So, corn prices may need to go higher in the short - mid term to entice producers to add to corn acreage. And higher corn prices may very well find more corn acres. However, weather may pose a major obstacle to this. If weather remains threatening corn prices could continue to rally on concerns about tight stocks situation given the smaller acreage estimate... We will get into production estimates based on acreage projections in weeks to come, but weather is going to be a big factor this year with smaller acreage and it looks like the weather market may be starting early.
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Feel free to give me a call or shoot me an email if you would like to talk about your marketing plan, the markets, weather, or just to visit.
May Corn Daily chart:
May Soybeans Daily chart:
May Wheat Daily chart:
All this means that speculators should be looking for opportunities and producers need to look to lock up some prices. Give me a call for some ideas. In particular, producers looking to hedge all or a portion of their production may be rather interested in some of the options / options-futures strategies that I am currently using.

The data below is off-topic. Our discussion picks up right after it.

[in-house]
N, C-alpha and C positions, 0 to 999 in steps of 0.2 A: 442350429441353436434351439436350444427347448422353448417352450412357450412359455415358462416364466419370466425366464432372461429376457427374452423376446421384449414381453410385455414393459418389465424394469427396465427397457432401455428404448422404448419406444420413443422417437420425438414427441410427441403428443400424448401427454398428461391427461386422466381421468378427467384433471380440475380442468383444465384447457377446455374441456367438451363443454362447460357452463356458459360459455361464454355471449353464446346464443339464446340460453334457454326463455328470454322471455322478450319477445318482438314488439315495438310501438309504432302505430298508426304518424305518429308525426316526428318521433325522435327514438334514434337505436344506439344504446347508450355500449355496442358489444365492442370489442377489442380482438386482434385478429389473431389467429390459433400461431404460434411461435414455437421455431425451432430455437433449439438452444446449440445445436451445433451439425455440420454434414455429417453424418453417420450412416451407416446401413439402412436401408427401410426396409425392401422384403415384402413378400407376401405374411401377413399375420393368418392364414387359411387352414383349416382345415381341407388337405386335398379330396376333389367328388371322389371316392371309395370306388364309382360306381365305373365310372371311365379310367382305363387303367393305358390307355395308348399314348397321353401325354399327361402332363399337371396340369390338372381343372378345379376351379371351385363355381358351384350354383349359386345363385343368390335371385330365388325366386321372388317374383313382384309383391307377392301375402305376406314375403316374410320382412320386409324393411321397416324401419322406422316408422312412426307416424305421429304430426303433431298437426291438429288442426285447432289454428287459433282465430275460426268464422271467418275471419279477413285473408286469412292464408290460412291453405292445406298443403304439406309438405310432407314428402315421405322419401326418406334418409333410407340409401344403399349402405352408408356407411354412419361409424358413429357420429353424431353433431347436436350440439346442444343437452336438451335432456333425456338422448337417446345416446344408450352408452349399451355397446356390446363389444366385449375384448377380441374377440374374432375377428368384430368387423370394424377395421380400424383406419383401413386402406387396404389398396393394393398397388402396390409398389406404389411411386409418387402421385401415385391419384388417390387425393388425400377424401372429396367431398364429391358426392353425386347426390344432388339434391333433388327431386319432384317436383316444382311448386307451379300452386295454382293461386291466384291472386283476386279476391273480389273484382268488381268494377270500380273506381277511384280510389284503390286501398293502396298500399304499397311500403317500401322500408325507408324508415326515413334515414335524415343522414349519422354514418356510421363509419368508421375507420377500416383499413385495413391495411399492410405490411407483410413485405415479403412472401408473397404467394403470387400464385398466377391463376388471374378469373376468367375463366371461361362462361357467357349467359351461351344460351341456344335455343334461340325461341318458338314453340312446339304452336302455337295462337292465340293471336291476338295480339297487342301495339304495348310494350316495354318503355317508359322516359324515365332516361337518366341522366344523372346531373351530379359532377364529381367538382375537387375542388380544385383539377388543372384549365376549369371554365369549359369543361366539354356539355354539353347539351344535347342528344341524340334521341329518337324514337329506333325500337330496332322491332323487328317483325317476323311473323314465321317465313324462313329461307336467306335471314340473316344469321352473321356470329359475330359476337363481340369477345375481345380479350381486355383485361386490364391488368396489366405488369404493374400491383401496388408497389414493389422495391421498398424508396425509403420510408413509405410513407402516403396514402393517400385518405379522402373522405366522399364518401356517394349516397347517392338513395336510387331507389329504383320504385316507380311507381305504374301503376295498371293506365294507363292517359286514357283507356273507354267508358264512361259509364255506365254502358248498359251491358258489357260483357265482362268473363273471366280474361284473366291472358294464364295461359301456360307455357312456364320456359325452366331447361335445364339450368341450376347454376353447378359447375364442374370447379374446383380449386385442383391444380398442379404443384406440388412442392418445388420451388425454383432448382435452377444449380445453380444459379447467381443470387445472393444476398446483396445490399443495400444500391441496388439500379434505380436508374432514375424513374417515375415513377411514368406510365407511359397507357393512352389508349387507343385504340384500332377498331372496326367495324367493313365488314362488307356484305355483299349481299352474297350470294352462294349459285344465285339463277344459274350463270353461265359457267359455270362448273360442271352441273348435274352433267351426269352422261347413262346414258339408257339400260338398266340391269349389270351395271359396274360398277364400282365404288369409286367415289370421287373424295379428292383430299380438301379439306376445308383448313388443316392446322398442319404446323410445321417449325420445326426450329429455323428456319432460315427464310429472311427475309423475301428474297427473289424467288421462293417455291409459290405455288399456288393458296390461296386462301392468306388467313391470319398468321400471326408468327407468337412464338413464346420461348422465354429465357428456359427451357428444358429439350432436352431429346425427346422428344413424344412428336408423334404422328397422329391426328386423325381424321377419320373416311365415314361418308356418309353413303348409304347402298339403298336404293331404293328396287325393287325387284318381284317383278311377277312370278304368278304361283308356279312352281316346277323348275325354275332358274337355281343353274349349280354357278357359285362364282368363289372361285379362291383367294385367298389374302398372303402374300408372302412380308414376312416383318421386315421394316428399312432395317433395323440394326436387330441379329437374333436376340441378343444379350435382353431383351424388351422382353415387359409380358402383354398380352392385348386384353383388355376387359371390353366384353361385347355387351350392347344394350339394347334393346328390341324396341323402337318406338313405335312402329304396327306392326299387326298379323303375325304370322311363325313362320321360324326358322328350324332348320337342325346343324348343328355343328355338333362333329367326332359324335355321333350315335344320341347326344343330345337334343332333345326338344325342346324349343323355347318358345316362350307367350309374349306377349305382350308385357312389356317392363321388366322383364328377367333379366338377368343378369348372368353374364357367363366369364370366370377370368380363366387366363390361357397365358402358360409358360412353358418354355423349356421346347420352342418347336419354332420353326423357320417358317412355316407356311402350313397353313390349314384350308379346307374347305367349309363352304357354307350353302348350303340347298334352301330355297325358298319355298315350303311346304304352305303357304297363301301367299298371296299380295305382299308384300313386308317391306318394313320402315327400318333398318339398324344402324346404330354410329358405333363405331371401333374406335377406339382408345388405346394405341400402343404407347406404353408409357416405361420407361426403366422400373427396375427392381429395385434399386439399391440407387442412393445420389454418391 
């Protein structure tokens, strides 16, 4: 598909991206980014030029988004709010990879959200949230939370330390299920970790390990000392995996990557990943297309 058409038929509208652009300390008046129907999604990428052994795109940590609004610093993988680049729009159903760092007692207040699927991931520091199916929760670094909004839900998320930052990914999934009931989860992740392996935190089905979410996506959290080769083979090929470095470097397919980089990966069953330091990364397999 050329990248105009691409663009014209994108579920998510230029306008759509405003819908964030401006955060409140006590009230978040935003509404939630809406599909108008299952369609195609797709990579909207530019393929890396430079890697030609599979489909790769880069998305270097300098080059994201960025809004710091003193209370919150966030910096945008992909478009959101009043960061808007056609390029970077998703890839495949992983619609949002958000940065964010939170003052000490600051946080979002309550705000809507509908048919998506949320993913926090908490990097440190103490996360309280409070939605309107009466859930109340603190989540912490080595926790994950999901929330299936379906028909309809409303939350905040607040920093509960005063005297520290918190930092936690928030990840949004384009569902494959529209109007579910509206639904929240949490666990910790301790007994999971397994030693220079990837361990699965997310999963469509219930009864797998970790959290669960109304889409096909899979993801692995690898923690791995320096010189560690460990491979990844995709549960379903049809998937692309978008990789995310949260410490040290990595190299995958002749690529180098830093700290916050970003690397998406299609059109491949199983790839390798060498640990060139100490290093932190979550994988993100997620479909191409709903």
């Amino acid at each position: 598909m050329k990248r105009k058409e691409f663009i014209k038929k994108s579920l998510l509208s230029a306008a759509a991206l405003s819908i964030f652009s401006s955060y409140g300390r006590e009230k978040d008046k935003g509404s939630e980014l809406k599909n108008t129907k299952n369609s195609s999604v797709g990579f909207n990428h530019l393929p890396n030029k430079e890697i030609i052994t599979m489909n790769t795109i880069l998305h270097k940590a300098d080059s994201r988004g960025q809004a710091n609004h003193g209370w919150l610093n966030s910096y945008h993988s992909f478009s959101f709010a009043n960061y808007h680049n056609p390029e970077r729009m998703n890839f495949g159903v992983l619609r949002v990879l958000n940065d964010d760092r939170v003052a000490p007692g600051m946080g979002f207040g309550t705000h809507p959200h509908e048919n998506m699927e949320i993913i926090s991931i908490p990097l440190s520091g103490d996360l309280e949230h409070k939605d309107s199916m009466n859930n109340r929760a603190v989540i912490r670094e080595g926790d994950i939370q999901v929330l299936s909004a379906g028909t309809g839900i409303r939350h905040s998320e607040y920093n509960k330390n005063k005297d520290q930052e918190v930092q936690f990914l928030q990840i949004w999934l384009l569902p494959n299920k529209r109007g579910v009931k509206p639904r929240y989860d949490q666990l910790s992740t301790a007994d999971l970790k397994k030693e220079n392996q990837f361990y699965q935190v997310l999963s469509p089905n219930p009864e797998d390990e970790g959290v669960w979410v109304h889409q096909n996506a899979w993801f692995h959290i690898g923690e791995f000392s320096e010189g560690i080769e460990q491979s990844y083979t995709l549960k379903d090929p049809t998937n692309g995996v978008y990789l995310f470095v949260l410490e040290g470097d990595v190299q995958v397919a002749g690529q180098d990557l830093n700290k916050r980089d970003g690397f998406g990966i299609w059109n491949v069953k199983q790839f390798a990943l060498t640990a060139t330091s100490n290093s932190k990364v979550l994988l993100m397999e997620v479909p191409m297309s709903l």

In my mind there has to be a balance. Neither technical nor fundamental analysis alone is enough to be consistent. Please give me a call for a trade recommendation, and we can put together a trade strategy tailored to your needs. Be safe!
Ted Seifried (312) 277-0113 or firstname.lastname@example.org
Additional charts, studies, and more of my commentary can be found at: http://markethead.com/2.0/free_trial.asp?ap=tseifrie
Futures, options and forex trading is speculative in nature and involves substantial risk of loss. This commentary should be conveyed as a solicitation for entry into derivitives transactions. All known news and events have already been factored into the price of the underlying commodities discussed. The limited risk characteristic of options refers to long options only; and refers to the amount of the loss, which is defined as premium paid on the option(s) plus commissions.
FOR CUSTOMERS TRADING OPTIONS, THESE FUTURES CHARTS ARE PRESENTED FOR INFORMATIONAL PURPOSES ONLY. THEY ARE INTENDED TO SHOW HOW INVESTING IN OPTIONS CAN DEPEND ON THE UNDERLYING FUTURES PRICES; SPECIFICALLY, WHETHER OR NOT AN OPTION PURCHASER IS BUYING AN IN-THE-MONEY, AT-THE-MONEY, OR OUT-OF-THE-MONEY OPTION. FURTHERMORE, THE PURCHASER WILL BE ABLE TO DETERMINE WHETHER OR NOT TO EXERCISE HIS RIGHT ON AN OPTION DEPENDING ON HOW THE OPTION'S STRIKE PRICE COMPARES TO THE UNDERLYING FUTURE'S PRICE. THE FUTURES CHARTS ARE NOT INTENDED TO IMPLY THAT OPTION PRICES MOVE IN TANDEM WITH FUTURES PRICES. IN FACT, OPTION PRICES MAY ONLY MOVE A FRACTION OF THE PRICE MOVE IN THE UNDERLYING FUTURES. IN SOME CASES, THE OPTION MAY NOT MOVE AT ALL OR EVEN MOVE IN THE OPPOSITE DIRECTION.